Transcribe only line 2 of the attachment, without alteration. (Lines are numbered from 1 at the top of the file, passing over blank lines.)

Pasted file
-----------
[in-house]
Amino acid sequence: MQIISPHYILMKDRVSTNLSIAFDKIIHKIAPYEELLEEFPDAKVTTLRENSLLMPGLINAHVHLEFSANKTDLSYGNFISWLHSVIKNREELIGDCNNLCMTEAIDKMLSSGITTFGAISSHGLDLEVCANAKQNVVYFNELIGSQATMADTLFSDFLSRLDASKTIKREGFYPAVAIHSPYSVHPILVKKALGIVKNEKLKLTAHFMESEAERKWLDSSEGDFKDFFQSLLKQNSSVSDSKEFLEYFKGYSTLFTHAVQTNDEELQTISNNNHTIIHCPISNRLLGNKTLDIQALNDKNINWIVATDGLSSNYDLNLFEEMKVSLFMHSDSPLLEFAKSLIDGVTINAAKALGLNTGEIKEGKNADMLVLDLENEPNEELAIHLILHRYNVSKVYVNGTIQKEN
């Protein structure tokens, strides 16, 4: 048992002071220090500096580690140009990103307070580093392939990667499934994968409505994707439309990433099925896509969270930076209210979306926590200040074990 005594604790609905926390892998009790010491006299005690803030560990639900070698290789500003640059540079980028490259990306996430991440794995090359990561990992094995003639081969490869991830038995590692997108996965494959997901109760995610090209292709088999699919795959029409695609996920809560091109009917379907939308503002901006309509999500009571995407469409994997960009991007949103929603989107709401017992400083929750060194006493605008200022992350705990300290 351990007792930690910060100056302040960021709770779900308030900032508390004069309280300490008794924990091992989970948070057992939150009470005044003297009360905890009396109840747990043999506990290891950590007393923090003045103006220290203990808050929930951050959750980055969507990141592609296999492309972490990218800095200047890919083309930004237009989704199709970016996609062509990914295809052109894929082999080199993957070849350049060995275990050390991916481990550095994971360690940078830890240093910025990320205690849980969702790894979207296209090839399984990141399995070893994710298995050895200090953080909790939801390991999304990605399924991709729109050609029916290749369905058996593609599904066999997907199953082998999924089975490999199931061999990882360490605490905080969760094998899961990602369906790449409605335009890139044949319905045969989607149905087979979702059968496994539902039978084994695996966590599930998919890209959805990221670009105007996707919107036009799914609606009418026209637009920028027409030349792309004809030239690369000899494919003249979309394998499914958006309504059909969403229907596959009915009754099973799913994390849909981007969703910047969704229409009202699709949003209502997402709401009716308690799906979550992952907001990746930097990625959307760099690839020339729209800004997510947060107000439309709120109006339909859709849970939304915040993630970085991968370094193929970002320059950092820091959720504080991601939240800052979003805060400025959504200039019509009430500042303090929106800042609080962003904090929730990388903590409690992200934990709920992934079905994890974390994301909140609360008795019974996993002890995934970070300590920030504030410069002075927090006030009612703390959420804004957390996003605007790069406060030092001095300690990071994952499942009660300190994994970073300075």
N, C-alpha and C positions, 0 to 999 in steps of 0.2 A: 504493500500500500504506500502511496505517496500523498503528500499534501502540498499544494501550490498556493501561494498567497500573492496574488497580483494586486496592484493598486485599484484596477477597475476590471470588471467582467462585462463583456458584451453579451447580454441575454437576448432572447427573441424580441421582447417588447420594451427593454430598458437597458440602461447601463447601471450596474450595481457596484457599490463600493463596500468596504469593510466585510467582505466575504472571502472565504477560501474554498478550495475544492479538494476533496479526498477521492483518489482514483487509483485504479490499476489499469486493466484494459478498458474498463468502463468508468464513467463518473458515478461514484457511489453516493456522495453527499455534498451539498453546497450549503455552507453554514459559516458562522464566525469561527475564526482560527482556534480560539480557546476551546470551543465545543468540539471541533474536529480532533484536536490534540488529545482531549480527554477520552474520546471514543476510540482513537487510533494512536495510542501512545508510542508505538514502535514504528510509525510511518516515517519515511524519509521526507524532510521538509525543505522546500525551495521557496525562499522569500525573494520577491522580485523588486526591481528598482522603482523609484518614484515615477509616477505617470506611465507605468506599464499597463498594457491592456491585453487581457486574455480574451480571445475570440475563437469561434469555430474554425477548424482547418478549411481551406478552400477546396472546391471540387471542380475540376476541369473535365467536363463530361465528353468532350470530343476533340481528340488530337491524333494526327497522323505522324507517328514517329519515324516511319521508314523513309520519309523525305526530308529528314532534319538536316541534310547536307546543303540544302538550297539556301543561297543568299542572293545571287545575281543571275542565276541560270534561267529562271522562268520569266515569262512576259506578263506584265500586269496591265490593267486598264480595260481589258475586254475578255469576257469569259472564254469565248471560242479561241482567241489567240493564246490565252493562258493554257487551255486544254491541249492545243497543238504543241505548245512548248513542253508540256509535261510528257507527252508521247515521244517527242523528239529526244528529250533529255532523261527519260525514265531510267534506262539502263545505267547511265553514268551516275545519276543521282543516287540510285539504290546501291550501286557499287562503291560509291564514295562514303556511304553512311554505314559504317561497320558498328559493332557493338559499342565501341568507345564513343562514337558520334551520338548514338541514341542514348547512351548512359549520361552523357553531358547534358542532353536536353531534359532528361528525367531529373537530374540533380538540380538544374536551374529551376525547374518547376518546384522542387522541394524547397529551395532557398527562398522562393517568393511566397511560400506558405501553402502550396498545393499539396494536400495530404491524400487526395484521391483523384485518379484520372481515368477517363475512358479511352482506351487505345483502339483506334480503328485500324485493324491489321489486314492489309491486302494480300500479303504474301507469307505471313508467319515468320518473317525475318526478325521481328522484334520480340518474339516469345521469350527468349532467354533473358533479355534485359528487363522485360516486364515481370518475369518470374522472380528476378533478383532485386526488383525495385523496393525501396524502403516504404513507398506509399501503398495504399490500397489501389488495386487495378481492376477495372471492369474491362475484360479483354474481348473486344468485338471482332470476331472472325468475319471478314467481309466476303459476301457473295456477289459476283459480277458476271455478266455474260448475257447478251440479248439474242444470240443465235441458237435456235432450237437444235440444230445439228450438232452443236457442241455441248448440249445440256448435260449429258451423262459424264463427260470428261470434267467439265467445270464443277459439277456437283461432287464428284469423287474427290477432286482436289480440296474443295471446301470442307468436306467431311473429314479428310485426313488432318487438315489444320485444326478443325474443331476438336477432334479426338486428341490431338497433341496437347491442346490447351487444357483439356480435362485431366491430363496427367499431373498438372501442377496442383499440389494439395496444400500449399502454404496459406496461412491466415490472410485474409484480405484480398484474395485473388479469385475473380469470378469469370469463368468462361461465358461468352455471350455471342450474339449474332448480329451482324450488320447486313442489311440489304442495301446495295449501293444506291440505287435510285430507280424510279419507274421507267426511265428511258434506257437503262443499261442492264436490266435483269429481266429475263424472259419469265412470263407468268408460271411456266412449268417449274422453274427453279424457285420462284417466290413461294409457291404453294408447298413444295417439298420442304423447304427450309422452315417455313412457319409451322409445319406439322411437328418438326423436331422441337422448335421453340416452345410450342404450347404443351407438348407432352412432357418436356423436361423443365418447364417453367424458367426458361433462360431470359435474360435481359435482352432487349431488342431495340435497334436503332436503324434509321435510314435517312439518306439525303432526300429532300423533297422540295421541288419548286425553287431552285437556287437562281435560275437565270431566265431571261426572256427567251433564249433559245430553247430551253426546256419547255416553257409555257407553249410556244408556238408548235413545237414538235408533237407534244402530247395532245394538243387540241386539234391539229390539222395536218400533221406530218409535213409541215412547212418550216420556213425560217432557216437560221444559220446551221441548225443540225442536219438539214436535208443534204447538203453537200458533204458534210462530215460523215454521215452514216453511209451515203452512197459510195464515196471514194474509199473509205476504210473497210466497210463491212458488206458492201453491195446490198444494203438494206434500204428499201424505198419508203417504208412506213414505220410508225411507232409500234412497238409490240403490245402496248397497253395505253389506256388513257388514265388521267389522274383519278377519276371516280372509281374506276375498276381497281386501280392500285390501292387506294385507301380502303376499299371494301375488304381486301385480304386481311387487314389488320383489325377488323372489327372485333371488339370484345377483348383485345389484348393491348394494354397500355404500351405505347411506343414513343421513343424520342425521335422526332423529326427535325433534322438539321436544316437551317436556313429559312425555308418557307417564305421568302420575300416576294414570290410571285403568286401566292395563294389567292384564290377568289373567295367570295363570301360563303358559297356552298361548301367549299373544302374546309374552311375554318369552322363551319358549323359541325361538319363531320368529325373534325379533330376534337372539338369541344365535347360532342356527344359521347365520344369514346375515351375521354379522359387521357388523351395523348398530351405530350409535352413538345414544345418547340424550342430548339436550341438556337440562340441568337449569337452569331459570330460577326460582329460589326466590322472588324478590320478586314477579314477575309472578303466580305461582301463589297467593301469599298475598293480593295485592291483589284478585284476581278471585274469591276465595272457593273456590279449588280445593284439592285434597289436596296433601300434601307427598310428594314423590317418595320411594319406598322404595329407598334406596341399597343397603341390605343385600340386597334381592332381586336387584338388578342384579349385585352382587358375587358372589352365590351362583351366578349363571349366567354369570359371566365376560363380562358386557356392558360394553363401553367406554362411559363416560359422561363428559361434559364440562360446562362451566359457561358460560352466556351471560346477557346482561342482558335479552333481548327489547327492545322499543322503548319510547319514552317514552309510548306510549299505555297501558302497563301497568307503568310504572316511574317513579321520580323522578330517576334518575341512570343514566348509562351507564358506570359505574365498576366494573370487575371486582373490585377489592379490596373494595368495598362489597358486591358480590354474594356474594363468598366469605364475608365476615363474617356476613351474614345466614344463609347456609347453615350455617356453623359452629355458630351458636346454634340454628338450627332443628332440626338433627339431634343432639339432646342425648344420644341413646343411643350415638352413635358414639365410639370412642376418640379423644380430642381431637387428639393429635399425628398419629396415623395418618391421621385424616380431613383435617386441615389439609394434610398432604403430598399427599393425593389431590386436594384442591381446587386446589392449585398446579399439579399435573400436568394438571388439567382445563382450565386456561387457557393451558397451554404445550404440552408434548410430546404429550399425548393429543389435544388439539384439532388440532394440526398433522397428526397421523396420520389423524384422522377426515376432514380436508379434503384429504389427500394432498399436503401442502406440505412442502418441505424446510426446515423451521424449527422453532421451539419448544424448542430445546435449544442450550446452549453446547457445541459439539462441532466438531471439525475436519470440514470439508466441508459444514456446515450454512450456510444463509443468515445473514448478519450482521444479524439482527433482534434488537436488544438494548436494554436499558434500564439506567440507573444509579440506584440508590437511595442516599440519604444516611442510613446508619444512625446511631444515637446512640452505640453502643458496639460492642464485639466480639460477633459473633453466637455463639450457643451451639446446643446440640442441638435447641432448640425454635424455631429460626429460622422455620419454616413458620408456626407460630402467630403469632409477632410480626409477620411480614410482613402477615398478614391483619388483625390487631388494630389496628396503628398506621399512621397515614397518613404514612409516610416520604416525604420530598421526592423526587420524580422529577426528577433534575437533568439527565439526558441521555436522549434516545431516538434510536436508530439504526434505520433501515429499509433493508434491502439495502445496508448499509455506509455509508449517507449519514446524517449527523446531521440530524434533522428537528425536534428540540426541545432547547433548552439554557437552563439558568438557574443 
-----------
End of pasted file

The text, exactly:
Amino acid sequence: MQIISPHYILMKDRVSTNLSIAFDKIIHKIAPYEELLEEFPDAKVTTLRENSLLMPGLINAHVHLEFSANKTDLSYGNFISWLHSVIKNREELIGDCNNLCMTEAIDKMLSSGITTFGAISSHGLDLEVCANAKQNVVYFNELIGSQATMADTLFSDFLSRLDASKTIKREGFYPAVAIHSPYSVHPILVKKALGIVKNEKLKLTAHFMESEAERKWLDSSEGDFKDFFQSLLKQNSSVSDSKEFLEYFKGYSTLFTHAVQTNDEELQTISNNNHTIIHCPISNRLLGNKTLDIQALNDKNINWIVATDGLSSNYDLNLFEEMKVSLFMHSDSPLLEFAKSLIDGVTINAAKALGLNTGEIKEGKNADMLVLDLENEPNEELAIHLILHRYNVSKVYVNGTIQKEN